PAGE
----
• The first test for s29A of the Defamation Act 2005 (NSW)

    18th Oct 2023

    In Australia’s first full trial to test the new ‘public interest’ defence, the ABC has been defeated by former soldier Heston Russell, who sued for defamation over publications alleging he was involved in shooting and killing an Afghan prisoner while in command of the November Platoon in 2012. Barrister David J Helvadjian analyses the key points.

  • Inventiveness of ChatGPT poses risk of defamation

    15th Jun 2023

    'The law is in a constant grey area when it comes to new technology that develops faster than laws can be updated', writes Mark Shumsky of Stacks Law Firm, discussing the whistleblower ChatGPT mistook for a criminal, and the difficulties in pursuing defamation actions against AI. 

  • Former employee of cosmetic clinic sued for defamation on Instagram story

    12th Aug 2021

    Anneka Frayne discusses defamation on social media in the Brisbane case of BeautyFULL CMC Pty Ltd & Ors v Hayes [2021] QDC 111. She provides a summary of the defamatory claims and the court’s finding, and highlights that the courts are willing to take action, even if there are relatively few recipients of the defamatory posts.

  • Posting defamatory conspiracy theories online can cost you

    25th Feb 2021

    The Federal Court awarded damages of $875,000 in the case of Webster v Brewer (No. 3) [2020] FCA 1343, which involved defamation and online conspiracy theories. Geoff Baldwin discusses the Court’s reasoning and the likelihood that social media publishers will be held more accountable for material that is published on its platforms.

  • Do defamation laws need to be updated in the digital age? (part 2)

    23rd Jul 2020

    In the second part of this two-part series, Richard Bradshaw and Caitlin Walkington cover the common distinct features of online publications and what changes should be made to defamation laws.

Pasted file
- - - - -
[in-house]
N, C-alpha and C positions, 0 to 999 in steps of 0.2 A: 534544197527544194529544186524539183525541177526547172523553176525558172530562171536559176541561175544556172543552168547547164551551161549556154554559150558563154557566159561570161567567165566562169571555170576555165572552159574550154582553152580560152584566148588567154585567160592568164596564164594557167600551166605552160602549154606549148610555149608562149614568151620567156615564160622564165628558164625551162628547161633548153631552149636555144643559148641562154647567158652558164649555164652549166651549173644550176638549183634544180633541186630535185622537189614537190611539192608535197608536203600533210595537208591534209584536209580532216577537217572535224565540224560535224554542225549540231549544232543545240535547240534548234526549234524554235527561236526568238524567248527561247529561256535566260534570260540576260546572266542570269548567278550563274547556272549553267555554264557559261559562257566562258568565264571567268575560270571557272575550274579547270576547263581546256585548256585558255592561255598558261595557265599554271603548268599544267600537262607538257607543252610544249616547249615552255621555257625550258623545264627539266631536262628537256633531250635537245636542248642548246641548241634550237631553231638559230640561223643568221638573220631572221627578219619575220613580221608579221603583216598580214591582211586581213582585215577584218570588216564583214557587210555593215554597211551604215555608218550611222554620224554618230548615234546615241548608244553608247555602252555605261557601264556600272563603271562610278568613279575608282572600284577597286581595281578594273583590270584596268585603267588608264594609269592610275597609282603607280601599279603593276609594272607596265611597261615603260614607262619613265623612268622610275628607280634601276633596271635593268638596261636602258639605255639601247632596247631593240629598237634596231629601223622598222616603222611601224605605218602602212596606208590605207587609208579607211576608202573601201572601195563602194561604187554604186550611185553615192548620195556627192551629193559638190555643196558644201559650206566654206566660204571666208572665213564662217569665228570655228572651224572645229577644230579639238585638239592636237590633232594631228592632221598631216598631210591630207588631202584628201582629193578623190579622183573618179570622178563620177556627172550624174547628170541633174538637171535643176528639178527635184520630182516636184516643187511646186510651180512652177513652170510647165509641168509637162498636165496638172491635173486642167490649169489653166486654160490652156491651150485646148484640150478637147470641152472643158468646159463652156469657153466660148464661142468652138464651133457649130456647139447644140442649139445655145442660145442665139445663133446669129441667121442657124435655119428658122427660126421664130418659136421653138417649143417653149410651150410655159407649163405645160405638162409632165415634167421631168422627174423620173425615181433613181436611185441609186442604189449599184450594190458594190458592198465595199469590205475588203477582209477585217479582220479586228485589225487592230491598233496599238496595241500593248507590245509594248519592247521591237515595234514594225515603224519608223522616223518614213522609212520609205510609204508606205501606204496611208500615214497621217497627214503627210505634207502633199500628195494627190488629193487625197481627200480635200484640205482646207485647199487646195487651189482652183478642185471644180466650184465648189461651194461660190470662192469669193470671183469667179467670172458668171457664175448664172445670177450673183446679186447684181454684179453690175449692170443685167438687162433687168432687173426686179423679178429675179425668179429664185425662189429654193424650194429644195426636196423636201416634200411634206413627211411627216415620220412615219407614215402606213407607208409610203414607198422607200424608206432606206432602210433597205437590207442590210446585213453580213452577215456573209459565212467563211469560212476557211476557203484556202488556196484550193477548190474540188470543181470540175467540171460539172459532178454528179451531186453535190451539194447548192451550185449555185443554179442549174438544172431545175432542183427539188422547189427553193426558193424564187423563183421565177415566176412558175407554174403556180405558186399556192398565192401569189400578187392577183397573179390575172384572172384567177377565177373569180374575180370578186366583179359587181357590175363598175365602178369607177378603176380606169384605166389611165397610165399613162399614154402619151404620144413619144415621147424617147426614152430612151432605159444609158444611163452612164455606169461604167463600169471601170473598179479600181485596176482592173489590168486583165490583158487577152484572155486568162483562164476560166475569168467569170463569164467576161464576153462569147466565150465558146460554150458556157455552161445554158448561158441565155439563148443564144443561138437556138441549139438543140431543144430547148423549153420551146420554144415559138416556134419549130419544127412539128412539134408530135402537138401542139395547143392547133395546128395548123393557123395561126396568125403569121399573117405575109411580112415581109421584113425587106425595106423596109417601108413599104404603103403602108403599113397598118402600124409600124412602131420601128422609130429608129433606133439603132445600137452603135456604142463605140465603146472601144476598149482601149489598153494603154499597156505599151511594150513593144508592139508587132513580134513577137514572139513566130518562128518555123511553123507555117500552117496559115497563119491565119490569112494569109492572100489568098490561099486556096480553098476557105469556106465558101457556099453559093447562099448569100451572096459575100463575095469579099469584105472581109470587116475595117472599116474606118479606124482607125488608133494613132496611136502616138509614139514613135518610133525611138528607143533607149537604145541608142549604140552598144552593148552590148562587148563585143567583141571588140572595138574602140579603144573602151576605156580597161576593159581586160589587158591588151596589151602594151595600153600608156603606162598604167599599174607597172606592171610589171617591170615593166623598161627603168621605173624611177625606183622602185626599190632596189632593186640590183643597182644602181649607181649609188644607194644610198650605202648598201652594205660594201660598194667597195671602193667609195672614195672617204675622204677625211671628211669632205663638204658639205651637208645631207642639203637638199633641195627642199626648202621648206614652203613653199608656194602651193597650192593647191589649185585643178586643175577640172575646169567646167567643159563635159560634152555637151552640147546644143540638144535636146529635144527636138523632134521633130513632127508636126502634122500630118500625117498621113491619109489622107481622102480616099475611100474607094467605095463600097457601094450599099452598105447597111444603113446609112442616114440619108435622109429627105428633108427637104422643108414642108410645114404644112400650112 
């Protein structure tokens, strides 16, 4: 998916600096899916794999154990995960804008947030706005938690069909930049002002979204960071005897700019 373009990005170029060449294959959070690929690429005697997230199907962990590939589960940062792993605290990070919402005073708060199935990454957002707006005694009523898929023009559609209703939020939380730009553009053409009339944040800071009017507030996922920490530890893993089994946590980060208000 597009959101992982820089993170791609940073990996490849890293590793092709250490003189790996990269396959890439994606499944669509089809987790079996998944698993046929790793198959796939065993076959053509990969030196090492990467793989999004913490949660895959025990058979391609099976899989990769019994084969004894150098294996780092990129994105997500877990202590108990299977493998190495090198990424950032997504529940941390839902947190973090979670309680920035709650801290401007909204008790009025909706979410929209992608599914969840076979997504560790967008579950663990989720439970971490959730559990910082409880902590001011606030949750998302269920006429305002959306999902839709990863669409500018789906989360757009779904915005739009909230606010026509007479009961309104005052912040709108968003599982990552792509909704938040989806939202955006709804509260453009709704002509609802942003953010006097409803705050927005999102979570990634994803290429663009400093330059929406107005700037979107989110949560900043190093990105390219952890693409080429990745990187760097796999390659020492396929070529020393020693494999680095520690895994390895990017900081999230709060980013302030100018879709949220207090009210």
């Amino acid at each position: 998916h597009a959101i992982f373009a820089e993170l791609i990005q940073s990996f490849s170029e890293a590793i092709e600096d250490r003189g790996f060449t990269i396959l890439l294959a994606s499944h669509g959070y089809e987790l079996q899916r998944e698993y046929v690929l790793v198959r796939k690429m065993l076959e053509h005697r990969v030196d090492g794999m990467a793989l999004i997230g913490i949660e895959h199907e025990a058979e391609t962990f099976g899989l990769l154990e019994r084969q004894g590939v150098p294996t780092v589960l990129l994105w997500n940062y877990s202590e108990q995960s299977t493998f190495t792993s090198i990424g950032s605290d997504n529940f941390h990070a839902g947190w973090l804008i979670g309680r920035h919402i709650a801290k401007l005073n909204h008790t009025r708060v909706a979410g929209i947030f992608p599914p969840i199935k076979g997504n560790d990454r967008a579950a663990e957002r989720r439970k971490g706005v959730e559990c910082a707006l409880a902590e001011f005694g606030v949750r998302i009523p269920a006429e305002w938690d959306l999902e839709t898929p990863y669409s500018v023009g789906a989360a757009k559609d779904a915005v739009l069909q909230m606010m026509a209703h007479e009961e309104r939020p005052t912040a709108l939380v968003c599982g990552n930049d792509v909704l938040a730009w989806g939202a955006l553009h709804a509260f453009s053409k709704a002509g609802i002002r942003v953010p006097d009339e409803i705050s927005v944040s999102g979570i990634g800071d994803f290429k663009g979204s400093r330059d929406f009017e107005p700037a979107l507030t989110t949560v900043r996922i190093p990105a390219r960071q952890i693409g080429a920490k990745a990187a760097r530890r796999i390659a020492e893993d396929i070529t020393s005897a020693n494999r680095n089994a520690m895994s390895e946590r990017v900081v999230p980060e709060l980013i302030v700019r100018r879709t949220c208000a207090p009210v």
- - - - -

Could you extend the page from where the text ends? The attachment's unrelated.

• Do defamation laws need to be updated in the digital age? (part 1)

    16th Jul 2020

    Social media and the use of the internet have evolved in a manner that neither the legislators nor the courts could have foreseen, allowing defamatory material to be published and accessed in unprecedented ways.

    In the first part of this two-part series, Richard Bradshaw and Caitlin Walkington cover who is a 'publisher' in the digital age and the differences between primary and secondary publishers.

  • How the term ‘coward punch’ won a $100,000 defamation payout

    20th Feb 2020

    As Michael McHugh explains, language is a powerful tool – in society and in law.  ‘Coward punch’ describes a characteristic of the perpetrator of such an act: that in hitting a defenceless person in an unprovoked manner, the actor is not only committing a violent act but also, distinctly, is contemptibly lacking the courage to act in a proper or fair way. 

  • Aboriginal group launches defamation case against Channel 7

    11th Jul 2019

    Peter O’Brien represents a group of clients from the NT community of Yirrkala, who are suing Channel 7 in the Federal Court following a segment that was broadcast on Sunrise Breakfast. In June, Channel 7 attempted that argue that the community members’ Statement of Claim should be struck out.

  • Defamation actions: the high cost of social media posts, comments and ‘likes’

    24th May 2018

    Seeking restitution for defamation in a world of social media.